If the windings above the balls are showing, the bridge may be too thin (was planed) or the underside (the plate) holes are getting over-sized. The balls should prevent this, but if the bridge / plate holes are worn, allowing the string to come up that high, you have a problem. A plate replacement is not cheap, but you can possibly do a little "additive woodworking" to help.
Use a hardwood, like maple, and fashion a popsicle stick of it. Make it just longer than the distance from string-hole one to string-hole six (too long and you hit top braces). Make sure it will fit and cover up the front edge of the chewed-up internal holes, and then glue it in place carefully. The addition of this small amount of wood will not terribly affect the tone, and the new edge will hold the string-balls down.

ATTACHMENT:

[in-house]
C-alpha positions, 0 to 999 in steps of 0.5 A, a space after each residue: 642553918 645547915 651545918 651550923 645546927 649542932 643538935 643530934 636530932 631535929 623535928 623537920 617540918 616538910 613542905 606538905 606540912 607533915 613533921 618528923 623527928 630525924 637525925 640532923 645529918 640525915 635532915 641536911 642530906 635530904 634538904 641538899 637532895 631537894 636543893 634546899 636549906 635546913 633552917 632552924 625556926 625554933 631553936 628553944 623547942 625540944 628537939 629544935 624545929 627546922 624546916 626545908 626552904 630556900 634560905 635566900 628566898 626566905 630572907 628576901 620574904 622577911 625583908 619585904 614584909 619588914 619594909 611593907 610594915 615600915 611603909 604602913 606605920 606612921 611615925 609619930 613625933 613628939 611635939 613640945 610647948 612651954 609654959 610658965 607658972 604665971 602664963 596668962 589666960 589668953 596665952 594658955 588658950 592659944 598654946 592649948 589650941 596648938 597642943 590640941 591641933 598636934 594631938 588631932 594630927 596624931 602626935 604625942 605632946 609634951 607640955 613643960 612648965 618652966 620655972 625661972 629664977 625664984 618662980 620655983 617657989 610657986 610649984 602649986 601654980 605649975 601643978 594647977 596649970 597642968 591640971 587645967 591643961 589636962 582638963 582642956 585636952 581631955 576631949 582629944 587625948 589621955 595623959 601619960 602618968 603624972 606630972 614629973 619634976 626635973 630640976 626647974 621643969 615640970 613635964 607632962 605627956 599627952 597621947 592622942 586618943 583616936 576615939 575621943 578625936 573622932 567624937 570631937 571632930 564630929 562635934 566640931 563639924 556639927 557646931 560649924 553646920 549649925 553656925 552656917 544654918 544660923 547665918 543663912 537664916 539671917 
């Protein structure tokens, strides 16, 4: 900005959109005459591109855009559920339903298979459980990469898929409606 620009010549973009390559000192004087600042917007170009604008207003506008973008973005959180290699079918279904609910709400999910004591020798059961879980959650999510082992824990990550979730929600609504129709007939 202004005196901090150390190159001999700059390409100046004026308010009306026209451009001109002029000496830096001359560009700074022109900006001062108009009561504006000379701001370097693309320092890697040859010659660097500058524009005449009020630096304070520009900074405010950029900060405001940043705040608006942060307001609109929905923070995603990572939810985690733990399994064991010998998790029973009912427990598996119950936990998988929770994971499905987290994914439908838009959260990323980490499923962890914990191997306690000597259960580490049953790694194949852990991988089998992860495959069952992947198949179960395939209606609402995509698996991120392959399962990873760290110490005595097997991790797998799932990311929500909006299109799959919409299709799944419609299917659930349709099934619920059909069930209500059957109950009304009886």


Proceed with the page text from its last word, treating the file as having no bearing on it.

You could even do two strips*, one for the back-side of the plate holes, too, or even glue the strip ACROSS the string holes and then re-drill (using a drill smaller than the holes, of course -- we're trying to make 'em smaller, after all). If you choose this approach, clamp a piece of junk wood where the drill will come through, or else you'll chew up the wood where the drill point comes out, and end up with a sloppy string hole, which is just what you don't want.
* If you don't think this will work, my old 1964 D-28-with-the-replacement-top has ONLY two such strips (maybe a little thicker, but still...) AS THE ENTIRE BRIDGE PLATE, and it works just fine. People who've heard or played that guitar can attest to that.